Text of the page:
“I told my mother that if I go to Israel I want to take yarmulkes, so we ordered yarmulkes made of jeans material and my mother sewed the Hineni symbol on them. Now I was ready to go to Israel.”
The Rebbetzin’s first stop in Israel was at the country’s largest air force base.
“I started to speak and after each story I told I had the jazz musician playing. The air force men didn’t know what to make of this, but as I continued speaking, these tough men began to cry. Then I spoke in Jerusalem at Binyanei HaUmah, the convention center. A young man from Hashomer Hatzair [the far-left youth organization] was waiting for me at the end. He said, ‘You have to come to Tel Aviv.’ So I went and spoke at the Cinerama in Tel Aviv. Someone in the audience jumped on the stage and said, ‘You have to come to South Africa.’ And so it mushroomed.”
The message was getting out and Rebbetzin Jungreis was reaching people long disenfranchised. And she indeed traveled to South Africa – to Johannesburg and Capetown and Durban – and to other countries all over the world. Wherever she went, young people approached her with tears in their eyes and told her she’d awakened feelings they never knew they had.
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During these years the Rebbetzin was also raising her family and she is quick to give her mother credit for taking over the house on days she was traveling. Hineni was really a family project with her husband and her parents standing firmly behind her.
(Today her children also lecture in the Hineni Center.)
In the beginning Hineni met in her father’s shul but in the early 1980s the organization acquired a building in Manhattan at 232 West End Ave., where classes are given every week and shidduchim are frequently made.
Rebbetzin Jungreis teaches every Thursday night at 8:30 and everyone is welcome. After her lessons people wait to talk to her and it is from these discussions that many a successful match has been made.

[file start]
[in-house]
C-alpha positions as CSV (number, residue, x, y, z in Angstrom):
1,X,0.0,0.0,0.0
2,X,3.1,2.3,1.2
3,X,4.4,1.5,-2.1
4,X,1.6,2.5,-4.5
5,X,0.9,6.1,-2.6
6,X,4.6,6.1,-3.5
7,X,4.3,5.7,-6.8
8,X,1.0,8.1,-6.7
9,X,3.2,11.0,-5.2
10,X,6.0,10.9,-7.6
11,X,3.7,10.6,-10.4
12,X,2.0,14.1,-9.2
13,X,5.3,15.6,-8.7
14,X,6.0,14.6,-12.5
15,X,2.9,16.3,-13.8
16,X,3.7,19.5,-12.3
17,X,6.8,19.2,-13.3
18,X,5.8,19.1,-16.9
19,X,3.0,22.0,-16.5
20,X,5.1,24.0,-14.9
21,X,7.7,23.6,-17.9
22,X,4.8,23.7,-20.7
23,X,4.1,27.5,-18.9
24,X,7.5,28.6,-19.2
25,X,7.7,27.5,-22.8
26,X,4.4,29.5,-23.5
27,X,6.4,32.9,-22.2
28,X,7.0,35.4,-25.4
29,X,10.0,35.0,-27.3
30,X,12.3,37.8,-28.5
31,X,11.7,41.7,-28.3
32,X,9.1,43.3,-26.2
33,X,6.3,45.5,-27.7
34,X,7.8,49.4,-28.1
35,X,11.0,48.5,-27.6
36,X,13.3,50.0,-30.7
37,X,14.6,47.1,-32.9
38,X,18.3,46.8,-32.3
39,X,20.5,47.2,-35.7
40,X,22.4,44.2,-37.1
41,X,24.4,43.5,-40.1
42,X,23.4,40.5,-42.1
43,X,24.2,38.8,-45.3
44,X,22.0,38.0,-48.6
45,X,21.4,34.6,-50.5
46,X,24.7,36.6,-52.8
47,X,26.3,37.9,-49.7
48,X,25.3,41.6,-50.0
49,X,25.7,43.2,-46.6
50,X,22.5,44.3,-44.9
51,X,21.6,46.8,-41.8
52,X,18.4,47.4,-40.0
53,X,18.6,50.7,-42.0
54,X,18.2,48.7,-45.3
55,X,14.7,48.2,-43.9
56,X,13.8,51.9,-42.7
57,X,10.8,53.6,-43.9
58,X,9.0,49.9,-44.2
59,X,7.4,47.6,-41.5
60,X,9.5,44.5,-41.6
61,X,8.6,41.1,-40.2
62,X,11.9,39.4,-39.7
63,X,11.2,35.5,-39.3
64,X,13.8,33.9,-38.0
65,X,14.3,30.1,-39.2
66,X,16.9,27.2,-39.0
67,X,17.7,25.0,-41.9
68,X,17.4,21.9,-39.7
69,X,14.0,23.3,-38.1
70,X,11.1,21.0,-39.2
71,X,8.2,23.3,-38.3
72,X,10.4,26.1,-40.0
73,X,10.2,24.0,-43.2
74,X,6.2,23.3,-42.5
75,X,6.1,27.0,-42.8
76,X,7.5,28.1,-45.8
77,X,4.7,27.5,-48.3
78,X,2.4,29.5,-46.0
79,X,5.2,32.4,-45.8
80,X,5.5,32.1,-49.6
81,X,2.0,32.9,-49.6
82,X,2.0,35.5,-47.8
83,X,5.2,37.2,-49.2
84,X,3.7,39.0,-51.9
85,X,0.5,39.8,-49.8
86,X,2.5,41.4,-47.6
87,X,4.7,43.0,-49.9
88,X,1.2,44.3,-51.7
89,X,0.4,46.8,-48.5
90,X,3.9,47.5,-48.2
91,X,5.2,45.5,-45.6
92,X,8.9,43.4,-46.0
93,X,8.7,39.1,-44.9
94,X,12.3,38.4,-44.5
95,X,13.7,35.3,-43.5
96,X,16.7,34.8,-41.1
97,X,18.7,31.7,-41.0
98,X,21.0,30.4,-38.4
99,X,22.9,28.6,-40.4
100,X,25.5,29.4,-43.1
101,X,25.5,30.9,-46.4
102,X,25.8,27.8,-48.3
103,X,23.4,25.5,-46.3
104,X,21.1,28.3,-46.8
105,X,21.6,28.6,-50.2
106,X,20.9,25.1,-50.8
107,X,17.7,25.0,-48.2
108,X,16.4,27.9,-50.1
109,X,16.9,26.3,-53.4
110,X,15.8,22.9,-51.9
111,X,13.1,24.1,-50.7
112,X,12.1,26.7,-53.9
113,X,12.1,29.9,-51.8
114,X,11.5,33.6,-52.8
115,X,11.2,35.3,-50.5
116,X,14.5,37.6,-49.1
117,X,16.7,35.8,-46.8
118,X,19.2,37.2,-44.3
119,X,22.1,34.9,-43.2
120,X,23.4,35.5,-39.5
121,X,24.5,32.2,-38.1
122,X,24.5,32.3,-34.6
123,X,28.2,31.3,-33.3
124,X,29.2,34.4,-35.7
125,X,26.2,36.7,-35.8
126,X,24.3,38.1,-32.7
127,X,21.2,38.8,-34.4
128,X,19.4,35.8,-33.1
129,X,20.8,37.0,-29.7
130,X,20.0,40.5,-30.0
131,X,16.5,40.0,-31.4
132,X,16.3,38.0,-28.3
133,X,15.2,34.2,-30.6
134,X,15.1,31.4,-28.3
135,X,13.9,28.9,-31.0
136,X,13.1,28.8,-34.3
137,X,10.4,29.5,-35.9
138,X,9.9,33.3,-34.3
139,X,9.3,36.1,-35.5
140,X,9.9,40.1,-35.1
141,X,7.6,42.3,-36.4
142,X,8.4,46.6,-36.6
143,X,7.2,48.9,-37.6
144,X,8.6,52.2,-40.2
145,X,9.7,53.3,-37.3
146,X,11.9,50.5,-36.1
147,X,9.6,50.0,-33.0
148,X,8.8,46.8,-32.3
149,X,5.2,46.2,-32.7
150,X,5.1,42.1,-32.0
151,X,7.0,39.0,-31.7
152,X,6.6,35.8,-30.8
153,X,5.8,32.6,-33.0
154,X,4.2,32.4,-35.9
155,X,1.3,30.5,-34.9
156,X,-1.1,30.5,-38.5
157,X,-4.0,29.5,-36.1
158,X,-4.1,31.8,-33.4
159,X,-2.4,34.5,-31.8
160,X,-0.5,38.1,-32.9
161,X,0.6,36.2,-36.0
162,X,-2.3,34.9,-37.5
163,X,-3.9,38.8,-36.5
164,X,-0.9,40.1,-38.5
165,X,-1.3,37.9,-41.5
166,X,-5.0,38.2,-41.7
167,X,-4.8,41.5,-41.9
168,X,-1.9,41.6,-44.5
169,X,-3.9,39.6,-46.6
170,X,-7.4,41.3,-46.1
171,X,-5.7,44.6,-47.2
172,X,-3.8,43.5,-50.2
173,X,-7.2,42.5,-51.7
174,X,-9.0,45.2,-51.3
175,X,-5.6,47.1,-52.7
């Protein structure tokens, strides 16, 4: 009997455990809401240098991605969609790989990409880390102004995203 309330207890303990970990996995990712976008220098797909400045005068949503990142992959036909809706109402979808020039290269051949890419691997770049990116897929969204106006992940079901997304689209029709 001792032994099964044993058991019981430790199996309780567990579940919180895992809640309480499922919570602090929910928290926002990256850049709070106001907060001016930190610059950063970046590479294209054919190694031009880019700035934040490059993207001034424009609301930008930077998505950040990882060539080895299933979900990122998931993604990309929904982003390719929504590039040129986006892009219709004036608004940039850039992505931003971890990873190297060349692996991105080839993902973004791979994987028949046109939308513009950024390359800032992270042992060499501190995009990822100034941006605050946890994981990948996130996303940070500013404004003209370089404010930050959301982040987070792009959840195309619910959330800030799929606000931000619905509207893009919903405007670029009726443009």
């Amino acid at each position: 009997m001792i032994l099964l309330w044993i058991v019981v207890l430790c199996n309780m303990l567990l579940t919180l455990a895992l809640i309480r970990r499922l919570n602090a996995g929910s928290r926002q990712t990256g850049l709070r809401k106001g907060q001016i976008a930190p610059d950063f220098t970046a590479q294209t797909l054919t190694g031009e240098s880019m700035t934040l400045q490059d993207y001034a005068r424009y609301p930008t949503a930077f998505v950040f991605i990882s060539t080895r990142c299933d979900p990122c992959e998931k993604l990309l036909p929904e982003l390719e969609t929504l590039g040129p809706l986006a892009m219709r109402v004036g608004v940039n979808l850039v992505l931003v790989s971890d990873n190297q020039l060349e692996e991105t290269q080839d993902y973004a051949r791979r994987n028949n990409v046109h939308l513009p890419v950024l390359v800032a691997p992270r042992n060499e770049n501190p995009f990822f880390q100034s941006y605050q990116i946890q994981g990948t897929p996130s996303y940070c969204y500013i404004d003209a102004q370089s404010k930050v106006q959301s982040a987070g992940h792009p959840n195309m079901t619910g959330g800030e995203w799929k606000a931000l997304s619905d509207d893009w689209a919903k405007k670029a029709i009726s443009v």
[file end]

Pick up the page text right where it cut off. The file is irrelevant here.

The Rebbetzin’s stories and adventures are too numerous for these pages, so I will relate just one more and readers will have to go to the Hineni Center and ask the Rebbetzin to tell the rest.
A number of years ago the Rebbetzin was traveling back to New York from Portland, Oregon, where she had been invited to speak. On the plane a young man, noticing the very attractive Rebbetzin, asked her if she had fun in Portland. She replied that she had been in Portland to lecture. He asked, a little incredulously, “Lecture about what?” She then asked if he was Jewish. Very defensively he said, “Yeh, what of it?” and sat down.
Just then the stewardess came by with the meals. She gave two kosher trays to the Rebbetzin and her companion and asked the young man if he wanted a ham and cheese sandwich or some other item. He chose the ham and cheese.
The Rebbetzin quickly said, “No, you can’t have that; you are a Jew and that isn’t kosher.” The fellow said he didn’t keep kosher and ham and cheese was his favorite sandwich. She told him he had made a contract.
“With whom?” he asked.
“With G-d at Mount Sinai thousands of years ago,” she responded. “I saw you there.”
The young man looked at the Rebbetzin and said, “Lady, you’re crazy.” As he ate his sandwich he told her how delicious it was.
A few hours later at the baggage claim he went over to her and said, “Lady, you really should get help because you are really crazy.”